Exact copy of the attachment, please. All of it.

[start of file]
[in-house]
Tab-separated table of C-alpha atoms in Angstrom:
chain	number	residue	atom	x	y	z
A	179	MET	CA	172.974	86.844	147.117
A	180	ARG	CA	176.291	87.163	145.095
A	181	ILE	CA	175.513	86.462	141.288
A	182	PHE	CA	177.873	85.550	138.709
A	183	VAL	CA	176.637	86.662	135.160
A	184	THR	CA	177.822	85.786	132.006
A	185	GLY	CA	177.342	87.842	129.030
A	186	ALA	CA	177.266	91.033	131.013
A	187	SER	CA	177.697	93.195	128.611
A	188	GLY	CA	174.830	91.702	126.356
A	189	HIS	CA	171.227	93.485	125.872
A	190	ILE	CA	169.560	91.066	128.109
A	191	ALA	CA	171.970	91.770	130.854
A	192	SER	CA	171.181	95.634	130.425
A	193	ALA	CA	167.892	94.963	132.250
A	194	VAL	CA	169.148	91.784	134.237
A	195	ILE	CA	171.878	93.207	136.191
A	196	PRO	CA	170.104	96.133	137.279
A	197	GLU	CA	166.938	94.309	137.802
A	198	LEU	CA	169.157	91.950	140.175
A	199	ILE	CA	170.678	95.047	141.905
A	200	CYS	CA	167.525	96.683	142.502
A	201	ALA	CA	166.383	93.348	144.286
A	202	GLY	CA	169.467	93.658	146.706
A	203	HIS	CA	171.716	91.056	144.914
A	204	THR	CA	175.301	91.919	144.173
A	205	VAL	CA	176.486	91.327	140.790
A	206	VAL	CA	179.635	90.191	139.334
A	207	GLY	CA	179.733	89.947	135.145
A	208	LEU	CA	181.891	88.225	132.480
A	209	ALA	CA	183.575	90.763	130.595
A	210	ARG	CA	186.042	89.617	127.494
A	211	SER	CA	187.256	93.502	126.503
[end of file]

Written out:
[in-house]
Tab-separated table of C-alpha atoms in Angstrom:
chain	number	residue	atom	x	y	z
A	179	MET	CA	172.974	86.844	147.117
A	180	ARG	CA	176.291	87.163	145.095
A	181	ILE	CA	175.513	86.462	141.288
A	182	PHE	CA	177.873	85.550	138.709
A	183	VAL	CA	176.637	86.662	135.160
A	184	THR	CA	177.822	85.786	132.006
A	185	GLY	CA	177.342	87.842	129.030
A	186	ALA	CA	177.266	91.033	131.013
A	187	SER	CA	177.697	93.195	128.611
A	188	GLY	CA	174.830	91.702	126.356
A	189	HIS	CA	171.227	93.485	125.872
A	190	ILE	CA	169.560	91.066	128.109
A	191	ALA	CA	171.970	91.770	130.854
A	192	SER	CA	171.181	95.634	130.425
A	193	ALA	CA	167.892	94.963	132.250
A	194	VAL	CA	169.148	91.784	134.237
A	195	ILE	CA	171.878	93.207	136.191
A	196	PRO	CA	170.104	96.133	137.279
A	197	GLU	CA	166.938	94.309	137.802
A	198	LEU	CA	169.157	91.950	140.175
A	199	ILE	CA	170.678	95.047	141.905
A	200	CYS	CA	167.525	96.683	142.502
A	201	ALA	CA	166.383	93.348	144.286
A	202	GLY	CA	169.467	93.658	146.706
A	203	HIS	CA	171.716	91.056	144.914
A	204	THR	CA	175.301	91.919	144.173
A	205	VAL	CA	176.486	91.327	140.790
A	206	VAL	CA	179.635	90.191	139.334
A	207	GLY	CA	179.733	89.947	135.145
A	208	LEU	CA	181.891	88.225	132.480
A	209	ALA	CA	183.575	90.763	130.595
A	210	ARG	CA	186.042	89.617	127.494
A	211	SER	CA	187.256	93.502	126.503